Anyhow, not a big quibble, and am happy to see the research you are doing going forward. Thank you for this contribution to the wider conversations that can help us all find effective tools, skills, and actions to address our increasingly complex situations.

    Thanks again Ms. Gilker!

  4. Hi Rachel,
    Thanks for doing this work. This is a subject that I’ve been interested in for a while.
    Can you provide more details about the pastures that you ran these experiments on?
    We obviously don’t have the evidence to prove this right now, but it seems that soils, climate and forage species would make a pretty big difference. In the some instances, plants are simply not going to be very limited by rooting depth or water distribution. In others, that may be the key factor holding back plant productivity.

    I’d be pretty surprised if there wasn’t improvement from keylining a pasture with lots of alfalfa, on sandy upland soil with a hardpan layer at 10″.
    Similarly, I’d be pretty surprised if a bluegrass-clover pasture on wet, bottomland clay gave much response.

    Look forward to hearing more.

  5. Dear Mrs Gilker,

    We ranch in the deserts of far-West Texas and have used the Yeomans Keyline plow with great success.

    $280.00 per acre? Not counting amortization of tractor and plow but only fuel, repairs (tires, motor maintenance etc.) and labor, the cost is about $10.00/acre.

    One treatment is all that I would recommend, although desert soils will reseal and unless plants are growing by then further treatment may be needed in years to come. Four treatments is complete overkill.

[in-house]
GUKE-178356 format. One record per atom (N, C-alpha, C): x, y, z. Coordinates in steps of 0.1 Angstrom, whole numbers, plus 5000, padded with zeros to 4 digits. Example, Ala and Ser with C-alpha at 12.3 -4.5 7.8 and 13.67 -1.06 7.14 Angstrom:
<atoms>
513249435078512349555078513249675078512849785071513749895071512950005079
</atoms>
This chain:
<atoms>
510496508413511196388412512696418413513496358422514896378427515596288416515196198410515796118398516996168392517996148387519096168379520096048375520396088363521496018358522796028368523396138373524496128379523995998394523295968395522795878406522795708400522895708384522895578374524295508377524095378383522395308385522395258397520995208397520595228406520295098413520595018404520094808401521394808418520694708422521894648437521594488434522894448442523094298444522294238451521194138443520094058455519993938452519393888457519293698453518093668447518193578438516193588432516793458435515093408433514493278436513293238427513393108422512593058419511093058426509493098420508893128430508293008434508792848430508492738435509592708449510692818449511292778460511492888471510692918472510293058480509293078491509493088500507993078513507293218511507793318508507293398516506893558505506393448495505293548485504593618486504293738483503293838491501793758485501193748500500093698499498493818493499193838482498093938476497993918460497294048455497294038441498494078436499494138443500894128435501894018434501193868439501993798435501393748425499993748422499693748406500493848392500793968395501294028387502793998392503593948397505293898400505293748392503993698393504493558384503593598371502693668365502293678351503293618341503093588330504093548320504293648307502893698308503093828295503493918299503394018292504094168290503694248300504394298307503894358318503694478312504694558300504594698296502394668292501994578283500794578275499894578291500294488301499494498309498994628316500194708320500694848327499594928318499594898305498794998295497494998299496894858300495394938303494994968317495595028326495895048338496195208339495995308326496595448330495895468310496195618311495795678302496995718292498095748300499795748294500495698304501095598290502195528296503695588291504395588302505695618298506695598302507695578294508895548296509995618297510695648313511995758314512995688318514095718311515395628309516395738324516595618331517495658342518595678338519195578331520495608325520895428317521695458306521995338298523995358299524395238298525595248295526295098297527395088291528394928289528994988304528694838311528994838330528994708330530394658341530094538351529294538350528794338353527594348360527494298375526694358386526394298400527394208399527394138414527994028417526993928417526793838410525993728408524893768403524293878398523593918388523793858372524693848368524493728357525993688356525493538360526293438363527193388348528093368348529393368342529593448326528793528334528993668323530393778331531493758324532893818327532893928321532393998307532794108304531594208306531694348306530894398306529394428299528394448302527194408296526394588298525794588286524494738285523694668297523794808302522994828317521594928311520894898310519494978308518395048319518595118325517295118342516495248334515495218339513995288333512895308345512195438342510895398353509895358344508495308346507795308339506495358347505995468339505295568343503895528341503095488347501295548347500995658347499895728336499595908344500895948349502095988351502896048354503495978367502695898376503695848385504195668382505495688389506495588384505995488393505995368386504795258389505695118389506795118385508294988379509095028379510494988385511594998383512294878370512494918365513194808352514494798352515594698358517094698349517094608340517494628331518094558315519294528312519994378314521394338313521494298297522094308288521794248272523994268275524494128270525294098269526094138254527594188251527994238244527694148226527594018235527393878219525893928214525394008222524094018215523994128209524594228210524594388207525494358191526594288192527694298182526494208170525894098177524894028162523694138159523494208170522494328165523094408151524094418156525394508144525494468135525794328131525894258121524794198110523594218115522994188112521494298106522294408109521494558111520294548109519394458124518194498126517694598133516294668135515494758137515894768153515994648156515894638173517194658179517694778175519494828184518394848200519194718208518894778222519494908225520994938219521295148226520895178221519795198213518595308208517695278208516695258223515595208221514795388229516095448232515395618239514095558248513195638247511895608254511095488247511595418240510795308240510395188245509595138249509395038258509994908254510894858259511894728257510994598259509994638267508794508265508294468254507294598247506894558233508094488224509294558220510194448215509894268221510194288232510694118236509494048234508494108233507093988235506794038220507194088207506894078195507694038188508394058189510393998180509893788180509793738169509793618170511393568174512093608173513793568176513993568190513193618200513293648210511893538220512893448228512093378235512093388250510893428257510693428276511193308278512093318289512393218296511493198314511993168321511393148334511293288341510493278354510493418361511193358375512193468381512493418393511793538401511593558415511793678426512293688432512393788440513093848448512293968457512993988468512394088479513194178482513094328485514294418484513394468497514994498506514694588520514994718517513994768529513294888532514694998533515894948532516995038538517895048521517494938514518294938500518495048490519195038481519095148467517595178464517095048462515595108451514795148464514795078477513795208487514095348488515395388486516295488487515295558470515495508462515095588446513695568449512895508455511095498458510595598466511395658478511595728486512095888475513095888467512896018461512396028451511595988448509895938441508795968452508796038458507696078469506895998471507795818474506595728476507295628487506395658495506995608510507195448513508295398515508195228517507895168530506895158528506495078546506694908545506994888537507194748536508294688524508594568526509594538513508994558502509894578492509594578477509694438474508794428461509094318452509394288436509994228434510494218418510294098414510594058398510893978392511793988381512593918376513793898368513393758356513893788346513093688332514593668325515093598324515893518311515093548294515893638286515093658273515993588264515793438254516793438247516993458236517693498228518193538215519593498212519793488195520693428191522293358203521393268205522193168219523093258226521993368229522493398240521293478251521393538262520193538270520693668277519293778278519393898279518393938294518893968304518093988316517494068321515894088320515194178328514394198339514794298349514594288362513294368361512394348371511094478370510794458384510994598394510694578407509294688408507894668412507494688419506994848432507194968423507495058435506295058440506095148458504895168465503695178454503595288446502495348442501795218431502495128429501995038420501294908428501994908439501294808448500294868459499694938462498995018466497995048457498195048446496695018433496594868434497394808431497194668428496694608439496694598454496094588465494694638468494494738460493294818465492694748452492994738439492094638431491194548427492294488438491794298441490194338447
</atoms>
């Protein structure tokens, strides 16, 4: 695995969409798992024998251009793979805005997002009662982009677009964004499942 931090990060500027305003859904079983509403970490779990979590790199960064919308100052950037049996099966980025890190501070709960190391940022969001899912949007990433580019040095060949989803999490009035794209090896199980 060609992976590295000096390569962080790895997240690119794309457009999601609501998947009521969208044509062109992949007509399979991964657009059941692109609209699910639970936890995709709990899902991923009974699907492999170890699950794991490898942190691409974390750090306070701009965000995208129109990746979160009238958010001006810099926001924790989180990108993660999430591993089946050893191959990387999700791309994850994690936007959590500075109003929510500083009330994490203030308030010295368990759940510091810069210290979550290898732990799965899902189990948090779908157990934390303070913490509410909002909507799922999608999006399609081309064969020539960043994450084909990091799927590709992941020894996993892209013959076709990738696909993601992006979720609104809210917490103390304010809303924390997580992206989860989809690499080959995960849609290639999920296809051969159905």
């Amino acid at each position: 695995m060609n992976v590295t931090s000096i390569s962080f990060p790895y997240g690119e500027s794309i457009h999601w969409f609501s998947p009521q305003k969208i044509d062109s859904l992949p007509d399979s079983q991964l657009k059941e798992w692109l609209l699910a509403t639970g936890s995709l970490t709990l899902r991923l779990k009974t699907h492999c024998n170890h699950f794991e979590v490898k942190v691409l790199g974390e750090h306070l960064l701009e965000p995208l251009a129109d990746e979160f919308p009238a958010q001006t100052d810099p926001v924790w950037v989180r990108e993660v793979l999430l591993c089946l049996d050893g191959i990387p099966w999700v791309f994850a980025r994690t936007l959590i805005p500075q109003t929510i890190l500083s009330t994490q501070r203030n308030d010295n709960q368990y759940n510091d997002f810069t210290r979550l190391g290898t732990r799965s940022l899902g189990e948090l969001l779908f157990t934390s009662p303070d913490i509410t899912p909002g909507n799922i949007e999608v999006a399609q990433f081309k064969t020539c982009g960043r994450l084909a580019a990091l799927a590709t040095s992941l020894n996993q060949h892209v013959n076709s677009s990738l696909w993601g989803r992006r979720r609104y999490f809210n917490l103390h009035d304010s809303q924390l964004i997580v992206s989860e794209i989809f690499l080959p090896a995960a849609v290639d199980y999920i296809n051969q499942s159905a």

We have treated about 3,500-acres so far.

    You must use a transit to set your contours; laser transit is best.

    The reason this device helps desert grass plants is because (1) it opens crusted desert soil to increase water penetration and (2) the pattern spreads and slows water. It makes scant desert rainfall more effective.

    I have never not seen plants respond to this treatment: some slightly and some dramatically.

    It has to rain to work.

    Where there are colonies of grass still alive the result can be amazing and where the ground is dead and bare the result is much less but still there is response.

    If you get plant roots to penetrate dead dirt and deposit carbon, you are creating topsoil. How much how fast I will leave to the theorists: I just watch the grasses and forbs green up and grow. I have dug many test holes after rains have fallen and assure you water penetration is all the way to the bottom and multiples of normal soaking.

    The Keyline Plow is a small add-on to cattle used holistically so if there is no grazing this will not work over long terms.

    It is not magic and wild claims should be taken with caution: but absolutely, this thing works.

    Please visit this site to see more:


    Christopher Gill
    Circle Ranch
    Van Horn Texas

  6. G’day,

    As someone who’s done a lot of Keyline system advocacy, perhaps the most since P.A. Yeomans himself and especially internationally, I am naturally curious as to the process used to develop a deeper rhizosphere in these experiments, which is ostensibly the outcome I seek when using the tool of Keyline Pattern Cultivation. Mark Krawczyk has attended a few of our Heenan Doherty workshops over the years and is a very thorough person, as anyone who works closely with the likes of Dave Jacke would be.

    I am also aware of the work done on a Californian client’s property, Nicasio Native Grass Ranch, where as part of the research project for the Marin Carbon Project, Professor Wendee Silver’s findings were also not very encouraging when it came to Keyline Pattern Cultivation. In this case I do know that the what I would describe as a proper process was followed and that the results were less than encouraging when it came to soil carbon sequestration, and this is where the tool of Holistic Management planned grazing was also applied as is in my opinion best practice. I’ve not seen the final findings of this research and not been back to this site to witness first hand the changes, if any, that have occurred in this case as a result of the use of the Keyline Plow.